Henskens, F. L., Green, T. G. A., & Wilkins, A. (2012). Cyanolichens can have both cyanobacteria and green algae in a common layer as major contributors to photosynthesis. Annals of Botany, 110(3), 555-563.
Permanent Research Commons link: https://hdl.handle.net/10289/7429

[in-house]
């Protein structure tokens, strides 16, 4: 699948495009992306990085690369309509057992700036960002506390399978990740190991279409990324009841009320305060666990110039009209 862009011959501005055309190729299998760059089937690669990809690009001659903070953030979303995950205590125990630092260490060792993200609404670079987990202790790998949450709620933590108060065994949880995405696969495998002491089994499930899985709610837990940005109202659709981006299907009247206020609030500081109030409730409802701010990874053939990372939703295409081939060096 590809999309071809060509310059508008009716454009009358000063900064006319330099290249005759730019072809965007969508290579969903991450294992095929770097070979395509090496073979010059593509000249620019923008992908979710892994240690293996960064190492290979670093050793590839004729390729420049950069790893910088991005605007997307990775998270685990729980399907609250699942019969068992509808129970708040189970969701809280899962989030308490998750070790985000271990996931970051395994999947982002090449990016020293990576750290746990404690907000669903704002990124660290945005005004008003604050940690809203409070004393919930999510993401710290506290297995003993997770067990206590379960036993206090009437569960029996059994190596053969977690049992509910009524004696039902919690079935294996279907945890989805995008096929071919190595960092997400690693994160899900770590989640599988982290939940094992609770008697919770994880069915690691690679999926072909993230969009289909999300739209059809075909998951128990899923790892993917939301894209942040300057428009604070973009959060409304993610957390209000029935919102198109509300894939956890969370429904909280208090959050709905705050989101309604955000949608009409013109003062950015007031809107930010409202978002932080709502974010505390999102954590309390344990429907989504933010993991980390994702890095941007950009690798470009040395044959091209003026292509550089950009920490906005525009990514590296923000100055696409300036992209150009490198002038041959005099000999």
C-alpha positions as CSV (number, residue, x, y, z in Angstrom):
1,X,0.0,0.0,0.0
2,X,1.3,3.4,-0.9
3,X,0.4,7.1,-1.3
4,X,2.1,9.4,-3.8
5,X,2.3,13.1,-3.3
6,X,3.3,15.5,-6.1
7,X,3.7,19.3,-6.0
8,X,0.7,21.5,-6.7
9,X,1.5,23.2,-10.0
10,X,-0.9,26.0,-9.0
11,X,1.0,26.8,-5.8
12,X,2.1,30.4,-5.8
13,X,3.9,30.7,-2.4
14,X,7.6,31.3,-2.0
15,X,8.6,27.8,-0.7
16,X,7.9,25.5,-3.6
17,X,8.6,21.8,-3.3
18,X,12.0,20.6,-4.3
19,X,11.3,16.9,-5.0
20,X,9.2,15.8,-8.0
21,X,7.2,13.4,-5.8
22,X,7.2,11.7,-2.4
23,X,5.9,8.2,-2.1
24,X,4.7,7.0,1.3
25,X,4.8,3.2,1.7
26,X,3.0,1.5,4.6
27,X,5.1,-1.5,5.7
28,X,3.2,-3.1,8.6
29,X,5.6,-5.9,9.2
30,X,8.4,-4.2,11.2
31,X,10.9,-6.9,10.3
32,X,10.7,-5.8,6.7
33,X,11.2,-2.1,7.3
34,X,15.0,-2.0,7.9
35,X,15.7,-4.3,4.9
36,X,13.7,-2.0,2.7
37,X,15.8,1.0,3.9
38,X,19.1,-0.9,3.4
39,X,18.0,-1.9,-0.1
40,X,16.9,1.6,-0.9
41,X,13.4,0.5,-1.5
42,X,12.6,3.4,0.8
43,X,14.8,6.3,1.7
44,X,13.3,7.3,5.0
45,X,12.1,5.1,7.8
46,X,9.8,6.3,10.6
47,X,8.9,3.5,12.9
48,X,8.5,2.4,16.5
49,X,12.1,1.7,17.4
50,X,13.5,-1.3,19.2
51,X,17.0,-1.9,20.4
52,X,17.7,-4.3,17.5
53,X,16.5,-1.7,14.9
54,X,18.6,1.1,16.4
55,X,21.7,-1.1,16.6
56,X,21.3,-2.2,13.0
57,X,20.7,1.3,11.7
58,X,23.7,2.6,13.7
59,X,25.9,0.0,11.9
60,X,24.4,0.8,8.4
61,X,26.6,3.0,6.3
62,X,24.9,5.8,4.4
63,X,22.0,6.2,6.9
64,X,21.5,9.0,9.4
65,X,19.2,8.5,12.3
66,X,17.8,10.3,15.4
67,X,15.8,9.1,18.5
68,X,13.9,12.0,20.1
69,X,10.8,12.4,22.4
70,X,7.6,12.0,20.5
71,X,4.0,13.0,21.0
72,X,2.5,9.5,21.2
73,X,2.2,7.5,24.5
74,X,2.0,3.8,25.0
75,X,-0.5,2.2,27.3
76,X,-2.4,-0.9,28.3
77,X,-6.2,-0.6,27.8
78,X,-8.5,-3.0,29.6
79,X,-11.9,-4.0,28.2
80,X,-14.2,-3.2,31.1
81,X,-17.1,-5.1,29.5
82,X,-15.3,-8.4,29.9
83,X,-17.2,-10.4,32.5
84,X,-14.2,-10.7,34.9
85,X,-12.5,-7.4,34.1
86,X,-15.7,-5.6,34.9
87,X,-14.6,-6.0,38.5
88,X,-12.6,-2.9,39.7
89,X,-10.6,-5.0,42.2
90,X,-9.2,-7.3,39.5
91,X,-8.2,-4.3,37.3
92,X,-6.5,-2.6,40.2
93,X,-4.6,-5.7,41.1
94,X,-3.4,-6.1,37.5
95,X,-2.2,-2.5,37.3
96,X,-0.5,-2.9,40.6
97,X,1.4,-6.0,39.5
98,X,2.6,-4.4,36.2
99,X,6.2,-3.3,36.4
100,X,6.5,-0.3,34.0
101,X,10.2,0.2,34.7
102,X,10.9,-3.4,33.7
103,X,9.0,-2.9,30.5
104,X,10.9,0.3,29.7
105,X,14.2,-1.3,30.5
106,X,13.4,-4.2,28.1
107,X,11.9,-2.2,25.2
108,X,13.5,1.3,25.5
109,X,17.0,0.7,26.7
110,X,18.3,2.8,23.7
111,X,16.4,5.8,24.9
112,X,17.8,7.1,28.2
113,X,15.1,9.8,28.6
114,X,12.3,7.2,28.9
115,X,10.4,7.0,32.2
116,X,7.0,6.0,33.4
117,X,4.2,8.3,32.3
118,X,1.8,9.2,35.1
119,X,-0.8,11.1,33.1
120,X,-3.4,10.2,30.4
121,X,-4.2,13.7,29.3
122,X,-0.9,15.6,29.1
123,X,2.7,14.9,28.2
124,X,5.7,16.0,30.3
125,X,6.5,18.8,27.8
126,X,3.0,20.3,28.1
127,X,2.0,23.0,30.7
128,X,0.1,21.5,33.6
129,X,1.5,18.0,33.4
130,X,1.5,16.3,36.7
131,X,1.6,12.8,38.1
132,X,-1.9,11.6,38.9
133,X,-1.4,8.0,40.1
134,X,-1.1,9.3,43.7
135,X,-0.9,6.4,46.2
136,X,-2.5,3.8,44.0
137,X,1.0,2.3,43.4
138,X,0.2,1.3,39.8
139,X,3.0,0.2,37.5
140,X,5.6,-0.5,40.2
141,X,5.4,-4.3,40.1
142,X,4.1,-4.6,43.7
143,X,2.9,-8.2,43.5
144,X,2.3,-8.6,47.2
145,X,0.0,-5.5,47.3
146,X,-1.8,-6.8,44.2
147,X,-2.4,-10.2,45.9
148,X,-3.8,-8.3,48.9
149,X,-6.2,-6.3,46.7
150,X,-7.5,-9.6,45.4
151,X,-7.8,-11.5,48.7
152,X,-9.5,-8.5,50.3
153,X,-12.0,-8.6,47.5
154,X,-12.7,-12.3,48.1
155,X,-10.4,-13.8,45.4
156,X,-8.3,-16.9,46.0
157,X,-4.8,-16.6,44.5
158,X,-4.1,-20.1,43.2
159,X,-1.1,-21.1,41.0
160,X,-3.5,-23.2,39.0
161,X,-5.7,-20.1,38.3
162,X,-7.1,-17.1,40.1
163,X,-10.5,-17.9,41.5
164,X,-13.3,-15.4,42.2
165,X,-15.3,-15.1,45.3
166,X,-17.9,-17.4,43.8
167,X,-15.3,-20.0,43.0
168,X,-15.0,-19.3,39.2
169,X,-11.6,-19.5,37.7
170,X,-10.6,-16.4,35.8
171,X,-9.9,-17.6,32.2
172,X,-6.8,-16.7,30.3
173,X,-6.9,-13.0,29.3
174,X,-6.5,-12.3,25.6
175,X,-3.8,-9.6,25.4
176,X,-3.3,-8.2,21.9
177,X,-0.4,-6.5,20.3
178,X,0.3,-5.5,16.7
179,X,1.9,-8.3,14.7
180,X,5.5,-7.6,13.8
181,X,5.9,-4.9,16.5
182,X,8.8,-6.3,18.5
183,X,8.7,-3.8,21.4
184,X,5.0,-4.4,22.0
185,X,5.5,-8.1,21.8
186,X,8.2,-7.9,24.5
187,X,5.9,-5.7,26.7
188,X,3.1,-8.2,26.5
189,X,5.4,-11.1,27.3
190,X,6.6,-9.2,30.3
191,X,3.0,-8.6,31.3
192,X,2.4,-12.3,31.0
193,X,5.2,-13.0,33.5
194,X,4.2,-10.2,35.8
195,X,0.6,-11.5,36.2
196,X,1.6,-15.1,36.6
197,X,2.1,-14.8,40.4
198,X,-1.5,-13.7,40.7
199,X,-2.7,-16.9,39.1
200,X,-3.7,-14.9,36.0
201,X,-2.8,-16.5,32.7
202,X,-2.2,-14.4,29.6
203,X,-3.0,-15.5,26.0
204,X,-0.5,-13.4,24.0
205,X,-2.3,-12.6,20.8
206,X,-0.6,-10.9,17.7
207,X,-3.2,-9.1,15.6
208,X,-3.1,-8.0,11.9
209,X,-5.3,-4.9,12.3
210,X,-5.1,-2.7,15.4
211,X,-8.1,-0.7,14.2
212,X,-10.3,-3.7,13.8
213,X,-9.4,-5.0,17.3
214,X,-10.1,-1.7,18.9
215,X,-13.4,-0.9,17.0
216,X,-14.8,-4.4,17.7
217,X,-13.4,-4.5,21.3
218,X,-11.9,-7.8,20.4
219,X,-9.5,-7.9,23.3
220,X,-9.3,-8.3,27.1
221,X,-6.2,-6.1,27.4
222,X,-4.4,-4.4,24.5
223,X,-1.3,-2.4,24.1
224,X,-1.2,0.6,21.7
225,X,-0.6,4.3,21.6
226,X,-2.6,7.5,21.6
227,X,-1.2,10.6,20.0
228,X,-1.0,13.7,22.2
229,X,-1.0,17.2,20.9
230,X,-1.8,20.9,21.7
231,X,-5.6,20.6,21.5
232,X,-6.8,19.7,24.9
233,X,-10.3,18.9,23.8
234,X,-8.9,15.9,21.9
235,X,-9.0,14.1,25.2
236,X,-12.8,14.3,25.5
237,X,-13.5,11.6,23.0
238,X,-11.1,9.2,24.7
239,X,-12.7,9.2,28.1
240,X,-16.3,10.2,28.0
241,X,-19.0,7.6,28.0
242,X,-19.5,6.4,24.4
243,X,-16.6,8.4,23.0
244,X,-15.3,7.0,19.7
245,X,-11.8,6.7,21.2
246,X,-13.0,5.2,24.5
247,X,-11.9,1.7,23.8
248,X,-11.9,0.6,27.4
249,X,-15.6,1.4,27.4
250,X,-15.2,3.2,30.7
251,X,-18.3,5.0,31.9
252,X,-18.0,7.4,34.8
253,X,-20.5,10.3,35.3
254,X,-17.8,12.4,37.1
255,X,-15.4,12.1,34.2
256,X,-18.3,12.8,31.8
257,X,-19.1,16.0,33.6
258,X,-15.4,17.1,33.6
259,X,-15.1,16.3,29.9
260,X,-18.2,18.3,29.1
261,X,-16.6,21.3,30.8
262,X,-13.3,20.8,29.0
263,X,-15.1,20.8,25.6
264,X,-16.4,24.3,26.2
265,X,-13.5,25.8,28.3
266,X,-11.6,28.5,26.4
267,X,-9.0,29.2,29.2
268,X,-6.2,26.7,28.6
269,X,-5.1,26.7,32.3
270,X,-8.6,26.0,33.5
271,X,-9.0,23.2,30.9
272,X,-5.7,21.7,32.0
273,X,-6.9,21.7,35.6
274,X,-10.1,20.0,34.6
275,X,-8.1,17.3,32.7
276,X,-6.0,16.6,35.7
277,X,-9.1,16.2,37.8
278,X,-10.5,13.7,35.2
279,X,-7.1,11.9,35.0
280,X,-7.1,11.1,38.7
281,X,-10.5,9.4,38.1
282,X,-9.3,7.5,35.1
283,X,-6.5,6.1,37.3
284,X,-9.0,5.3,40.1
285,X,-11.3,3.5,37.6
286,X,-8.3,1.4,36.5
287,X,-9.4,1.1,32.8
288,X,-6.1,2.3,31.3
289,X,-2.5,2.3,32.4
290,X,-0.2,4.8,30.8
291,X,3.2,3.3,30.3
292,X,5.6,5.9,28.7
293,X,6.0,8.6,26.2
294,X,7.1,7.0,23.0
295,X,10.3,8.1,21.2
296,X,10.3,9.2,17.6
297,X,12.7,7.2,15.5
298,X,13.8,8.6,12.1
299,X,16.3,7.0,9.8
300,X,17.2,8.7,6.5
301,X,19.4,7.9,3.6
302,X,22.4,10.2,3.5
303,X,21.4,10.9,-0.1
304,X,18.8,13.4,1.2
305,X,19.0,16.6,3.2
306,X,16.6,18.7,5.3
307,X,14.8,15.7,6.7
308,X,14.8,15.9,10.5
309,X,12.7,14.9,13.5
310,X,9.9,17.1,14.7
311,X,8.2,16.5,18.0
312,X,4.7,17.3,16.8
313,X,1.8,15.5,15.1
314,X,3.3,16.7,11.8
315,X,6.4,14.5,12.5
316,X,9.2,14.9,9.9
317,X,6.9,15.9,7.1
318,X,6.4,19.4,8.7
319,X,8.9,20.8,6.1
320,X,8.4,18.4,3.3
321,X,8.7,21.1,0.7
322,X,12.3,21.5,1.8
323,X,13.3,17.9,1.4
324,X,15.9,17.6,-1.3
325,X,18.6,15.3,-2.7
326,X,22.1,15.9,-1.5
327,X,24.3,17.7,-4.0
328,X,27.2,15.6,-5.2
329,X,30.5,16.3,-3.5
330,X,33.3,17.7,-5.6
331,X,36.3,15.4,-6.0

BACKGROUND AND AIMS: Cyanolichens are usually stated to be bipartite (mycobiont plus cyanobacterial photobiont). Analyses revealed green algal carbohydrates in supposedly cyanobacterial lichens (in the genera Pseudocyphellaria, Sticta and Peltigera). Investigations were carried out to determine if both cyanobacteria and green algae were present in these lichens and, if so, what were their roles. METHODS: The types of photobiont present were determined by light and fluorescence microscopy. Small carbohydrates were analysed to detect the presence of green algal metabolites. Thalli were treated with selected strengths of Zn²⁺ solutions that stop cyanobacterial but not green algal photosynthesis. CO₂ exchange was measured before and after treatment to determine the contribution of each photobiont to total thallus photosynthesis. Heterocyst frequencies were determined to clarify whether the cyanobacteria were modified for increased nitrogen fixation (high heterocyst frequencies) or were normal, vegetative cells. KEY RESULTS: Several cyanobacterial lichens had green algae present in the photosynthetic layer of the thallus. The presence of the green algal transfer carbohydrate (ribitol) and the incomplete inhibition of thallus photosynthesis upon treatment with Zn²⁺ solutions showed that both photobionts contributed to the photosynthesis of the lichen thallus. Low heterocyst frequencies showed that, despite the presence of adjacent green algae, the cyanobacteria were not altered to increase nitrogen fixation. CONCLUSIONS: These cyanobacterial lichens are a tripartite lichen symbiont combination in which the mycobiont has two primarily photosynthetic photobionts, 'co-primary photobionts', a cyanobacterium (dominant) and a green alga. This demonstrates high flexibility in photobiont choice by the mycobiont in the Peltigerales. Overall thallus appearance does not change whether one or two photobionts are present in the cyanobacterial thallus. This suggests that, if there is a photobiont effect on thallus structure, it is not specific to one or the other photobiont.
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